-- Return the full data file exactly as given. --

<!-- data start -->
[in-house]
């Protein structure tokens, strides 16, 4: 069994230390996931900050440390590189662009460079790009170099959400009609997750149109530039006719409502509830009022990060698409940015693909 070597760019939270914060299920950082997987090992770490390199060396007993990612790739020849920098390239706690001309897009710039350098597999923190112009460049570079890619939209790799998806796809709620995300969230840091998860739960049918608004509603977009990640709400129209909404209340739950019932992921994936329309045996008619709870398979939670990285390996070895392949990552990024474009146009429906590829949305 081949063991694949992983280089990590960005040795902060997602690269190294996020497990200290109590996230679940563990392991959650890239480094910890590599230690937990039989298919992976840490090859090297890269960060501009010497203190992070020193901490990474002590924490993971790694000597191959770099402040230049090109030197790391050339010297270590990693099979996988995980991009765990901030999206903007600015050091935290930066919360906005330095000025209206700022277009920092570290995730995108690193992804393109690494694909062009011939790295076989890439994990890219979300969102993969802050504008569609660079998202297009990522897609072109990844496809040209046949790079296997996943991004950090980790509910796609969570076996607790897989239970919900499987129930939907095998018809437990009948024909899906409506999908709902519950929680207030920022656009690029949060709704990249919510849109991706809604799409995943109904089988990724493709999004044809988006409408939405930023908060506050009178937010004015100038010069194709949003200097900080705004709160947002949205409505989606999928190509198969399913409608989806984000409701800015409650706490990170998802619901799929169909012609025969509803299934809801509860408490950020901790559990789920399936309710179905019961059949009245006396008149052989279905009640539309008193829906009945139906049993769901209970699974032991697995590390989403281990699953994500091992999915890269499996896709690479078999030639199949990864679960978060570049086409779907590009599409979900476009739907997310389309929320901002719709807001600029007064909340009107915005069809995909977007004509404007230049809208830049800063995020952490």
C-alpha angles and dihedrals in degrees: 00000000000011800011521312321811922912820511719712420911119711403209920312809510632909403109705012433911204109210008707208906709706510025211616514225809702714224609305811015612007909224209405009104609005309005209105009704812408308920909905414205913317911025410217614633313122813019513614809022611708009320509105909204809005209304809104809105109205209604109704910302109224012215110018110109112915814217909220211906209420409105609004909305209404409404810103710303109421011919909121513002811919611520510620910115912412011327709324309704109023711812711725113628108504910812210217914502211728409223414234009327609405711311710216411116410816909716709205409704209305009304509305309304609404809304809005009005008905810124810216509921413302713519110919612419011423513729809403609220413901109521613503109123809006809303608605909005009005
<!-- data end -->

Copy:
[in-house]
């Protein structure tokens, strides 16, 4: 069994230390996931900050440390590189662009460079790009170099959400009609997750149109530039006719409502509830009022990060698409940015693909 070597760019939270914060299920950082997987090992770490390199060396007993990612790739020849920098390239706690001309897009710039350098597999923190112009460049570079890619939209790799998806796809709620995300969230840091998860739960049918608004509603977009990640709400129209909404209340739950019932992921994936329309045996008619709870398979939670990285390996070895392949990552990024474009146009429906590829949305 081949063991694949992983280089990590960005040795902060997602690269190294996020497990200290109590996230679940563990392991959650890239480094910890590599230690937990039989298919992976840490090859090297890269960060501009010497203190992070020193901490990474002590924490993971790694000597191959770099402040230049090109030197790391050339010297270590990693099979996988995980991009765990901030999206903007600015050091935290930066919360906005330095000025209206700022277009920092570290995730995108690193992804393109690494694909062009011939790295076989890439994990890219979300969102993969802050504008569609660079998202297009990522897609072109990844496809040209046949790079296997996943991004950090980790509910796609969570076996607790897989239970919900499987129930939907095998018809437990009948024909899906409506999908709902519950929680207030920022656009690029949060709704990249919510849109991706809604799409995943109904089988990724493709999004044809988006409408939405930023908060506050009178937010004015100038010069194709949003200097900080705004709160947002949205409505989606999928190509198969399913409608989806984000409701800015409650706490990170998802619901799929169909012609025969509803299934809801509860408490950020901790559990789920399936309710179905019961059949009245006396008149052989279905009640539309008193829906009945139906049993769901209970699974032991697995590390989403281990699953994500091992999915890269499996896709690479078999030639199949990864679960978060570049086409779907590009599409979900476009739907997310389309929320901002719709807001600029007064909340009107915005069809995909977007004509404007230049809208830049800063995020952490």
C-alpha angles and dihedrals in degrees: 00000000000011800011521312321811922912820511719712420911119711403209920312809510632909403109705012433911204109210008707208906709706510025211616514225809702714224609305811015612007909224209405009104609005309005209105009704812408308920909905414205913317911025410217614633313122813019513614809022611708009320509105909204809005209304809104809105109205209604109704910302109224012215110018110109112915814217909220211906209420409105609004909305209404409404810103710303109421011919909121513002811919611520510620910115912412011327709324309704109023711812711725113628108504910812210217914502211728409223414234009327609405711311710216411116410816909716709205409704209305009304509305309304609404809304809005009005008905810124810216509921413302713519110919612419011423513729809403609220413901109521613503109123809006809303608605909005009005